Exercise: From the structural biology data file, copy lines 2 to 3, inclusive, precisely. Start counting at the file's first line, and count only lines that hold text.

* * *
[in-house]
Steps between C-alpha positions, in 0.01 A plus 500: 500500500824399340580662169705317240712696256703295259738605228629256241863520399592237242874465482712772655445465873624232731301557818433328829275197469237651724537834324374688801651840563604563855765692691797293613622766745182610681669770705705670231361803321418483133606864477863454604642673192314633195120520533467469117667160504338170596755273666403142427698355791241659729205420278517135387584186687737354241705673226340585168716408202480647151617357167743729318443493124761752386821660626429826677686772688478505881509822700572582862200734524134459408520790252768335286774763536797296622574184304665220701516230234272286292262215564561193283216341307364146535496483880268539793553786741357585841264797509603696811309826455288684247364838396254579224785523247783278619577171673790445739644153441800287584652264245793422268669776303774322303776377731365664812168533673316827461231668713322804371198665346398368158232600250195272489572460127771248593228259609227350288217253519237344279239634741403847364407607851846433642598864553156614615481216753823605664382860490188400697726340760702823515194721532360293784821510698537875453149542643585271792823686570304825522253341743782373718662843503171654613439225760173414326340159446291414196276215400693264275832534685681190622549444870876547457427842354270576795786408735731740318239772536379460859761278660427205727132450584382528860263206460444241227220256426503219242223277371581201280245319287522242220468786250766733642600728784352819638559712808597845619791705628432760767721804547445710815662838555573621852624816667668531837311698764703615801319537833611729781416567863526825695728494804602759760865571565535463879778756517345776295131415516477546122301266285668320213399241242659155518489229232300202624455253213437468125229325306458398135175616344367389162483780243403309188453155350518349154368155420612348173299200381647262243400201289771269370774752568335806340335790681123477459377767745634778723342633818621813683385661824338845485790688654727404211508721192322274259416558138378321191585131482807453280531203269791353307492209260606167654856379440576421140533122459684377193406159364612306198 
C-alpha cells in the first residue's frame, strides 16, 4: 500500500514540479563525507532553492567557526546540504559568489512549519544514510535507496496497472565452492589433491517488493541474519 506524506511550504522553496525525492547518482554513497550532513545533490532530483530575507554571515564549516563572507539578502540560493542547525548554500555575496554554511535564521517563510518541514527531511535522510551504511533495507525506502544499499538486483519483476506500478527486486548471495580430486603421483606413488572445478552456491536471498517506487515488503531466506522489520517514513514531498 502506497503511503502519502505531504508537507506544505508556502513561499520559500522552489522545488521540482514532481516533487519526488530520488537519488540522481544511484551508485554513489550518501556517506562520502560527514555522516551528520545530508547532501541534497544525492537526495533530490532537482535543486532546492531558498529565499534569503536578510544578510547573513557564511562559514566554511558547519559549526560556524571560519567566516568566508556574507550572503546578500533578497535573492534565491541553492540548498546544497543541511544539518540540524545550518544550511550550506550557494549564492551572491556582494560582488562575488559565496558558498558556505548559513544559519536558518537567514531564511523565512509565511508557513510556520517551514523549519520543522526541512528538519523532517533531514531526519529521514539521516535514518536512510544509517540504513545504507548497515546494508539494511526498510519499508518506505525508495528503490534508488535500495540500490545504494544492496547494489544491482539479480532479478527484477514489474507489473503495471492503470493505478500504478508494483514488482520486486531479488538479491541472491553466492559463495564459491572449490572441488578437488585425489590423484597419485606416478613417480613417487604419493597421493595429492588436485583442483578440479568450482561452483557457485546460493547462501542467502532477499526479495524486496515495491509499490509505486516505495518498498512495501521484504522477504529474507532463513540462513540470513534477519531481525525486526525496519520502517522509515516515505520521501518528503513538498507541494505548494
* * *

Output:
Steps between C-alpha positions, in 0.01 A plus 500: 500500500824399340580662169705317240712696256703295259738605228629256241863520399592237242874465482712772655445465873624232731301557818433328829275197469237651724537834324374688801651840563604563855765692691797293613622766745182610681669770705705670231361803321418483133606864477863454604642673192314633195120520533467469117667160504338170596755273666403142427698355791241659729205420278517135387584186687737354241705673226340585168716408202480647151617357167743729318443493124761752386821660626429826677686772688478505881509822700572582862200734524134459408520790252768335286774763536797296622574184304665220701516230234272286292262215564561193283216341307364146535496483880268539793553786741357585841264797509603696811309826455288684247364838396254579224785523247783278619577171673790445739644153441800287584652264245793422268669776303774322303776377731365664812168533673316827461231668713322804371198665346398368158232600250195272489572460127771248593228259609227350288217253519237344279239634741403847364407607851846433642598864553156614615481216753823605664382860490188400697726340760702823515194721532360293784821510698537875453149542643585271792823686570304825522253341743782373718662843503171654613439225760173414326340159446291414196276215400693264275832534685681190622549444870876547457427842354270576795786408735731740318239772536379460859761278660427205727132450584382528860263206460444241227220256426503219242223277371581201280245319287522242220468786250766733642600728784352819638559712808597845619791705628432760767721804547445710815662838555573621852624816667668531837311698764703615801319537833611729781416567863526825695728494804602759760865571565535463879778756517345776295131415516477546122301266285668320213399241242659155518489229232300202624455253213437468125229325306458398135175616344367389162483780243403309188453155350518349154368155420612348173299200381647262243400201289771269370774752568335806340335790681123477459377767745634778723342633818621813683385661824338845485790688654727404211508721192322274259416558138378321191585131482807453280531203269791353307492209260606167654856379440576421140533122459684377193406159364612306198 
C-alpha cells in the first residue's frame, strides 16, 4: 500500500514540479563525507532553492567557526546540504559568489512549519544514510535507496496497472565452492589433491517488493541474519 506524506511550504522553496525525492547518482554513497550532513545533490532530483530575507554571515564549516563572507539578502540560493542547525548554500555575496554554511535564521517563510518541514527531511535522510551504511533495507525506502544499499538486483519483476506500478527486486548471495580430486603421483606413488572445478552456491536471498517506487515488503531466506522489520517514513514531498 502506497503511503502519502505531504508537507506544505508556502513561499520559500522552489522545488521540482514532481516533487519526488530520488537519488540522481544511484551508485554513489550518501556517506562520502560527514555522516551528520545530508547532501541534497544525492537526495533530490532537482535543486532546492531558498529565499534569503536578510544578510547573513557564511562559514566554511558547519559549526560556524571560519567566516568566508556574507550572503546578500533578497535573492534565491541553492540548498546544497543541511544539518540540524545550518544550511550550506550557494549564492551572491556582494560582488562575488559565496558558498558556505548559513544559519536558518537567514531564511523565512509565511508557513510556520517551514523549519520543522526541512528538519523532517533531514531526519529521514539521516535514518536512510544509517540504513545504507548497515546494508539494511526498510519499508518506505525508495528503490534508488535500495540500490545504494544492496547494489544491482539479480532479478527484477514489474507489473503495471492503470493505478500504478508494483514488482520486486531479488538479491541472491553466492559463495564459491572449490572441488578437488585425489590423484597419485606416478613417480613417487604419493597421493595429492588436485583442483578440479568450482561452483557457485546460493547462501542467502532477499526479495524486496515495491509499490509505486516505495518498498512495501521484504522477504529474507532463513540462513540470513534477519531481525525486526525496519520502517522509515516515505520521501518528503513538498507541494505548494